Here in Cape Town, South Africa, where I live, as we are approach the solstice, the days are shortening and winter is asserting itself. Stormy periods of gusty winds and driving rain are thankfully punctuated by pristine spells of warm sun and clear blue sky. I have grown to enjoy the contrast that enhances the experience of both the mild and the extreme.
There are extremes in human behaviour that are showing up in the world in these days, more evident than ever before because of our modern technology and also sheer weight of population. All too often the negative extremes create inequality, suffering and conflict—extremes of violence, poverty and environmental degradation to name a few.
An ethical concept called Ubuntu, that is part of the traditional Southern African indigenous culture, refers to ‘human kindness’ but more than that, refers to a way of life that accepts that, in the words of African historian M. O. Eze, ‘A person is a person through other people…. We create each other and need to sustain this otherness creation. And if we belong to each other, we participate in our creations: we are because you are, and since you are, definitely I am.’
As I witness the various political activities that are being reported in the media; the flurries around the US presidential election process, the divisive debating about the UK’s membership of the European Union, the political machinations in my own country as we move closer to local government elections in August this year, and many more, I’m struck by the glaring absence of something that was referred to in the previous extract—that of fundamental respect, one person for another, a political party for another, an ethnic group for another, a religion for another and, indeed, a nation for another.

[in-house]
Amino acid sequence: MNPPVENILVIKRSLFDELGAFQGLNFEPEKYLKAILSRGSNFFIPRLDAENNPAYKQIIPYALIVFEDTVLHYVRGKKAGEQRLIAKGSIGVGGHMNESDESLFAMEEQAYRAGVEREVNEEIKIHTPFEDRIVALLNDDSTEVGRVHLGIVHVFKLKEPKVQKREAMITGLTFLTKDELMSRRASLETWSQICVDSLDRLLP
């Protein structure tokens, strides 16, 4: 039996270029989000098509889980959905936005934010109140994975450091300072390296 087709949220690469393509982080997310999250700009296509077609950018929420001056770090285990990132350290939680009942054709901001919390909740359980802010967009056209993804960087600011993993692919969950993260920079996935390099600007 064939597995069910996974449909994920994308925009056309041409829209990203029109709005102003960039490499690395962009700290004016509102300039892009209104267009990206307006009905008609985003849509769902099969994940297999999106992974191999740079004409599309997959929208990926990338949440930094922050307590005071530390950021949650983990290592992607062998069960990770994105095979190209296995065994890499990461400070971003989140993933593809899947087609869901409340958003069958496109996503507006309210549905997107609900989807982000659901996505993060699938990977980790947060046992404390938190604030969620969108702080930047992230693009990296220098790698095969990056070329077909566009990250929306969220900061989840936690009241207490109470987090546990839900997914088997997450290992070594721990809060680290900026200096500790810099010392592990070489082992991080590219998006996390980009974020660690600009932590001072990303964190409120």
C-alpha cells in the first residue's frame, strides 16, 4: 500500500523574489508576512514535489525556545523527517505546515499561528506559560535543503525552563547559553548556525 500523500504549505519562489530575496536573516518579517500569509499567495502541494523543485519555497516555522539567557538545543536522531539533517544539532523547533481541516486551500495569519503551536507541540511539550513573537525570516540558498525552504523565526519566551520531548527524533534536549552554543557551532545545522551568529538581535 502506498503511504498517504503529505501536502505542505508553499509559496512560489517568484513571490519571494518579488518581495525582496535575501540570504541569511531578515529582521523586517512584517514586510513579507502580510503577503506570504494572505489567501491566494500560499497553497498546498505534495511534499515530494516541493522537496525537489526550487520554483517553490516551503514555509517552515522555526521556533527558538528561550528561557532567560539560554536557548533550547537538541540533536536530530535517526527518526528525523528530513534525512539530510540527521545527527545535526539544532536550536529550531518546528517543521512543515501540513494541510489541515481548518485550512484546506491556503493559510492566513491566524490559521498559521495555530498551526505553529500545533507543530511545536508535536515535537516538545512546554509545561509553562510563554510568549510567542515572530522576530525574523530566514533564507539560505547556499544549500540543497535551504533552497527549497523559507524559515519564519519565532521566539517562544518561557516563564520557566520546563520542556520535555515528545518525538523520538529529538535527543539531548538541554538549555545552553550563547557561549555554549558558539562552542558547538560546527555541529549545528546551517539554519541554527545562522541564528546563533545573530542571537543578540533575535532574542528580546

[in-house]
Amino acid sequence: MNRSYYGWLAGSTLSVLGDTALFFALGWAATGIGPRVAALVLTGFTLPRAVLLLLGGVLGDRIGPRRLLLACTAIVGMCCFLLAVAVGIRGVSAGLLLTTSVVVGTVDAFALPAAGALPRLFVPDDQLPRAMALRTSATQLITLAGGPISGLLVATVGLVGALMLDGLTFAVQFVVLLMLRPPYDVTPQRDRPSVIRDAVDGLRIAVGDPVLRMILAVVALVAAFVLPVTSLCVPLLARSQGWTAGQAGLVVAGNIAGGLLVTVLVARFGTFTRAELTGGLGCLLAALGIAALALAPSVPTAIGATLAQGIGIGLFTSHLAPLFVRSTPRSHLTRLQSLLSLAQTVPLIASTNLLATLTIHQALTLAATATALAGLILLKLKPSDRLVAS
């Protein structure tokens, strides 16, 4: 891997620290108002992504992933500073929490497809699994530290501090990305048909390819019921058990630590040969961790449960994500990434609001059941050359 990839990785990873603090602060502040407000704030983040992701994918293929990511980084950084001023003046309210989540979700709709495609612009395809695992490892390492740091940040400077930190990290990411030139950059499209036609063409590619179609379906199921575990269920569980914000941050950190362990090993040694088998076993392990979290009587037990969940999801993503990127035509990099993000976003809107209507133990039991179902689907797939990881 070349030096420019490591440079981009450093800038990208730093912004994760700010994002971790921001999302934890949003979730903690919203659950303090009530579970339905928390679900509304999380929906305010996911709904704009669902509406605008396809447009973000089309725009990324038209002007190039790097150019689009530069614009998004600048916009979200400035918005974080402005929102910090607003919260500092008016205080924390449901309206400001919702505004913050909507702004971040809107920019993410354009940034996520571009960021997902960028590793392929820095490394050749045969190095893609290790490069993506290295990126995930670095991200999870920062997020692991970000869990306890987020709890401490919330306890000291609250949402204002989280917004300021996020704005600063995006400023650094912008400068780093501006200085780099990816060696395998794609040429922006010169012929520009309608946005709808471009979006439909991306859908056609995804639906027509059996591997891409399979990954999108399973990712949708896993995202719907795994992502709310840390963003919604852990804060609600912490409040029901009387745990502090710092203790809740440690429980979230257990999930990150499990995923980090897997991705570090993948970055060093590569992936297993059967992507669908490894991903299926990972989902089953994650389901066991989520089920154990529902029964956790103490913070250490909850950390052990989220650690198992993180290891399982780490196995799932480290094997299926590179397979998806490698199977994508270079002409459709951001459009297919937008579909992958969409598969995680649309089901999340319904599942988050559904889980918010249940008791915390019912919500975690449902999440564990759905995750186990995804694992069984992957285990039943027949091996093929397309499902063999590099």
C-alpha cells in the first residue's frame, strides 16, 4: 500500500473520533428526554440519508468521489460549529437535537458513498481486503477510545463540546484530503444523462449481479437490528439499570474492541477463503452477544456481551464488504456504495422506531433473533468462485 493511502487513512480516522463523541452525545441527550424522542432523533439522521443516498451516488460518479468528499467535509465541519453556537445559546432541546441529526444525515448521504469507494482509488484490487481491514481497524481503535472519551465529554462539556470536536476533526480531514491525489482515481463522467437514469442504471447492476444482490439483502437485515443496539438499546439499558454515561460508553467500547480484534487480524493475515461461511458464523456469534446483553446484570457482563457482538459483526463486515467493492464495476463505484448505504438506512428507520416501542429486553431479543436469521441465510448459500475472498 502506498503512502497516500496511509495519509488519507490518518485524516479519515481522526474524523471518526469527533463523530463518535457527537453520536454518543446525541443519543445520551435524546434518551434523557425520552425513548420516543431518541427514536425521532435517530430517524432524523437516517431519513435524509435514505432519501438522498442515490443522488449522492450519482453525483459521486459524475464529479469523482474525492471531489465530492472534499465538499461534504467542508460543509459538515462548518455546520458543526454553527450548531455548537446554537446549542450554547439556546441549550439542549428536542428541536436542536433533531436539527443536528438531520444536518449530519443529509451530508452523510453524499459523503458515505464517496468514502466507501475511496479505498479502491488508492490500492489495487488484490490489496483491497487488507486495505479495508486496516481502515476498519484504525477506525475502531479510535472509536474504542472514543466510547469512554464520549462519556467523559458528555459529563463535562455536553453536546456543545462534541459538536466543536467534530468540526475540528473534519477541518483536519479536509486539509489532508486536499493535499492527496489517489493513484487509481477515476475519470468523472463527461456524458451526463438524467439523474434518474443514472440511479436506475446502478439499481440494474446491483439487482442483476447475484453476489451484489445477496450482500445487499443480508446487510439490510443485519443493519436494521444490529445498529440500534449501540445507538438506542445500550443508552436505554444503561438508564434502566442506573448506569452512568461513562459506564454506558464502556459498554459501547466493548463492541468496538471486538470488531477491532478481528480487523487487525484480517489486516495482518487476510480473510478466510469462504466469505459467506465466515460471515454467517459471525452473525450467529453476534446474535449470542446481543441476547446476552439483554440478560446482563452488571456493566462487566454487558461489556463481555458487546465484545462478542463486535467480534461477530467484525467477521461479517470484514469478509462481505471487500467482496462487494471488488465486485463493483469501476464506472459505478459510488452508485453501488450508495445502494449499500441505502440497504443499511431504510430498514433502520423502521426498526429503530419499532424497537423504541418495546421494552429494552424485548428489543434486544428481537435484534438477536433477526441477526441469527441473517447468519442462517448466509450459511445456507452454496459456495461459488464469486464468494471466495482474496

A conscious, deliberate lack of respect—disrespect—can be used as a powerful tool for emotional manipulation, as demonstrated in politics and religion. Influential leaders declaring someone else to be bad or wrong can whip up followers and result in otherwise sensible, peace-loving people becoming prejudiced and confrontational.
Recorded history is full of examples of religious differences leading to division and conflict, both within and between countries. Terrible atrocities have been committed in the name of a god. Only the dehumanising and objectifying of people who are seen to be different, can make this behaviour possible.
In a recent Facebook post entitled American Bishop Explains how Religion is ‘Made Up’ and Used to Control People, (https://www.collective-evolution.com/2016/05/31/), Jon Shelby Sponge, a retired American bishop of the Episcopal Church said the following:
“I personally believe in the soul and other non-material phenomena, as well the idea that life does not end here on Earth, and I believe there is enough evidence in various forms, aside from my own intuition and gut feeling, to support this stance.
What about you? What do you believe? What it all boils down to, for me, is respect. We must learn to respect each other’s viewpoints about ‘what is.’ We need to work with each other and accept our differences so we can focus on helping the planet, our shared home.”